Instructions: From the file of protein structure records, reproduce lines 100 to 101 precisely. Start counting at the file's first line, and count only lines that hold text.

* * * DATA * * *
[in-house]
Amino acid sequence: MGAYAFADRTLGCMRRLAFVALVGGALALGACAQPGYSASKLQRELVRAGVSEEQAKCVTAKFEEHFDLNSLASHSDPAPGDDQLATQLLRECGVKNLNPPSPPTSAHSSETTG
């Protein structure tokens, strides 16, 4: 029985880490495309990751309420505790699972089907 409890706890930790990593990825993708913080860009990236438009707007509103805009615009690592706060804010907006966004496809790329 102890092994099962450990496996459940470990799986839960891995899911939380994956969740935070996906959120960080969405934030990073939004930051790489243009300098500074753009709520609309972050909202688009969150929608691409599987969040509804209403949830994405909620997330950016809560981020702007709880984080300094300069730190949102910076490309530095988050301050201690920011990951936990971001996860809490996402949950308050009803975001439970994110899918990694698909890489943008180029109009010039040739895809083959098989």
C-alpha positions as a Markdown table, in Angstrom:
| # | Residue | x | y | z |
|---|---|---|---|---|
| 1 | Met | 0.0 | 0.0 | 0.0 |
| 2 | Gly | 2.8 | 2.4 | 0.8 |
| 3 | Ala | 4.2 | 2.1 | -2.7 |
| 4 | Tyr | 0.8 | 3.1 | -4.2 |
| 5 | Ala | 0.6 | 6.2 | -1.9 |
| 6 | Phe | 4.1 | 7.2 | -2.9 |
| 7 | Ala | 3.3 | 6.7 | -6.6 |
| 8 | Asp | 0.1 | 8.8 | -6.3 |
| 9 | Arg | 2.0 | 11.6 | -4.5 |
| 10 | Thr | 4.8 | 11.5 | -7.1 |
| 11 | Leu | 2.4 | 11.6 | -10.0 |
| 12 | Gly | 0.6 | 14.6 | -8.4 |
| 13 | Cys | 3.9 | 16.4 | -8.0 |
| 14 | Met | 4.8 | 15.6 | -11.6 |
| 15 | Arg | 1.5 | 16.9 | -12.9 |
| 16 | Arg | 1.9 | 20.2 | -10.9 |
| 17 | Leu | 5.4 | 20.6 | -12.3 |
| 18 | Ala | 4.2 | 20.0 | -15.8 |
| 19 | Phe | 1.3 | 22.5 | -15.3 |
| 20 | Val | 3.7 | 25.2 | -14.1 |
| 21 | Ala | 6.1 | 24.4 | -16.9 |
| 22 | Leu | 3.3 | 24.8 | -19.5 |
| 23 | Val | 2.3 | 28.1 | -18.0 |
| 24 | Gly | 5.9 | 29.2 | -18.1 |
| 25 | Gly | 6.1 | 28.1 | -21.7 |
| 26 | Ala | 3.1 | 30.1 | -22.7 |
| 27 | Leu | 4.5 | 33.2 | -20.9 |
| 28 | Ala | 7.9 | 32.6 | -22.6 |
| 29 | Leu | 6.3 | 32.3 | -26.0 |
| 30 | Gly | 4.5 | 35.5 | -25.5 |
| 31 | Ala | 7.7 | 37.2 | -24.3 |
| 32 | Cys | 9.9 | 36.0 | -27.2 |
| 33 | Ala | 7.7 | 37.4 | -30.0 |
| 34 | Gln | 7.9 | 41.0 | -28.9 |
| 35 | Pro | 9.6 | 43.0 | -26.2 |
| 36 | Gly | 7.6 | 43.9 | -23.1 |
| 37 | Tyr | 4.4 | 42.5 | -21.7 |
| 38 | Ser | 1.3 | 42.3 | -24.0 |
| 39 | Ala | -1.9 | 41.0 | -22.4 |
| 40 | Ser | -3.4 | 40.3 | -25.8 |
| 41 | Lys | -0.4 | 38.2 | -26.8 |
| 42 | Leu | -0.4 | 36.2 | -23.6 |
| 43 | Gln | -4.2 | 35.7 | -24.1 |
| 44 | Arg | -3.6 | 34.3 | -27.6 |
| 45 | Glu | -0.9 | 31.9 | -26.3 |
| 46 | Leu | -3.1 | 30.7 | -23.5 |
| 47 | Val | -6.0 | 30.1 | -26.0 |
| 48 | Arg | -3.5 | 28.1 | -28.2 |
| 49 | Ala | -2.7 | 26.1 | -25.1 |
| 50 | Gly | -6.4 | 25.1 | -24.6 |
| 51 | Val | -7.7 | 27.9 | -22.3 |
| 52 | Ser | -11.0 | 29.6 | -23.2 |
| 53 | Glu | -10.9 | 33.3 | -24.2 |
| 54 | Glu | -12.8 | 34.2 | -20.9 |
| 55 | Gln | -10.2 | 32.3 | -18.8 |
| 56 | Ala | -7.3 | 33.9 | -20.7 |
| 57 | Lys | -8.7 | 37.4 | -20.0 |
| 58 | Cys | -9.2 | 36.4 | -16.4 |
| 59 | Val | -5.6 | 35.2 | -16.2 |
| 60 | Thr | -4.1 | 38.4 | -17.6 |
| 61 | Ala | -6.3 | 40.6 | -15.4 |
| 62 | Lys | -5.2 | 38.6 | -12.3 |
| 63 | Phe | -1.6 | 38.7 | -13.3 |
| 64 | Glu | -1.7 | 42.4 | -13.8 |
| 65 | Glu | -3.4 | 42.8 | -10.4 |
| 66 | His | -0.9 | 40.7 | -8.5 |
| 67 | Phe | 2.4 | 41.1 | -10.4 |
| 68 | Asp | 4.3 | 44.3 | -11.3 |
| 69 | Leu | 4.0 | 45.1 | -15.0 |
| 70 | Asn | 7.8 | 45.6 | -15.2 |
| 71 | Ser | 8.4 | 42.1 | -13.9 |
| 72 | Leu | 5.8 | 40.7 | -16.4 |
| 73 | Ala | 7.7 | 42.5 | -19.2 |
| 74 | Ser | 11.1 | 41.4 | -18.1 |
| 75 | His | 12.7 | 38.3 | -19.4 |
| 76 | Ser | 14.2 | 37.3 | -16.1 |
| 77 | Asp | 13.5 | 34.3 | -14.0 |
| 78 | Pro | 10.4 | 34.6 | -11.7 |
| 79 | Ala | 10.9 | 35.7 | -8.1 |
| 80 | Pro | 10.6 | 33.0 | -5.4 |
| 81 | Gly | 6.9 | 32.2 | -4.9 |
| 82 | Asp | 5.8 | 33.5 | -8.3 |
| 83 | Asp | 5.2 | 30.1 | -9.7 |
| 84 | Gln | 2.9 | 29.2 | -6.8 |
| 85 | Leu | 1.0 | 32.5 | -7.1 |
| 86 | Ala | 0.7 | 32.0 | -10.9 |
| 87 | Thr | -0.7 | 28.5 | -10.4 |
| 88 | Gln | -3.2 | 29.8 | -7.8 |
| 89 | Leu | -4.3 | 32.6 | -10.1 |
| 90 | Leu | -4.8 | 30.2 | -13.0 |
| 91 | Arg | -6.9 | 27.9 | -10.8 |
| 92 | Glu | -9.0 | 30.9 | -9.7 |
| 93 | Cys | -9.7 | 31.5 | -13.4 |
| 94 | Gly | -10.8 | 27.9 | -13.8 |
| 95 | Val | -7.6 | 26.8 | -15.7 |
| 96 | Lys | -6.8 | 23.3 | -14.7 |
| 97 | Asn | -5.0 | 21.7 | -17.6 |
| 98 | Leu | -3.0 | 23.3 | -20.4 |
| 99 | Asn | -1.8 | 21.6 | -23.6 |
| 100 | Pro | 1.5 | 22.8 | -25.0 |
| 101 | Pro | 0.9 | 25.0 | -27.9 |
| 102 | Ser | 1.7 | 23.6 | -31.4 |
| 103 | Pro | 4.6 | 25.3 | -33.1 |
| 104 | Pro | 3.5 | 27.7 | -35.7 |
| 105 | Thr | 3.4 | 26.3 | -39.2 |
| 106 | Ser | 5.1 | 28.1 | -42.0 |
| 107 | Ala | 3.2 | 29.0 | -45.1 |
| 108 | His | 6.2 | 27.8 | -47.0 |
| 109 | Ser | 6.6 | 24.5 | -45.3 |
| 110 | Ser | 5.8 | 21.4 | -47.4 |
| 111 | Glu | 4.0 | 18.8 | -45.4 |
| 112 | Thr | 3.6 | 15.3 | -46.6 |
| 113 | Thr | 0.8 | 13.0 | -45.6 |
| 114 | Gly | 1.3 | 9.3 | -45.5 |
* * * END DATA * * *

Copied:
| 94 | Gly | -10.8 | 27.9 | -13.8 |
| 95 | Val | -7.6 | 26.8 | -15.7 |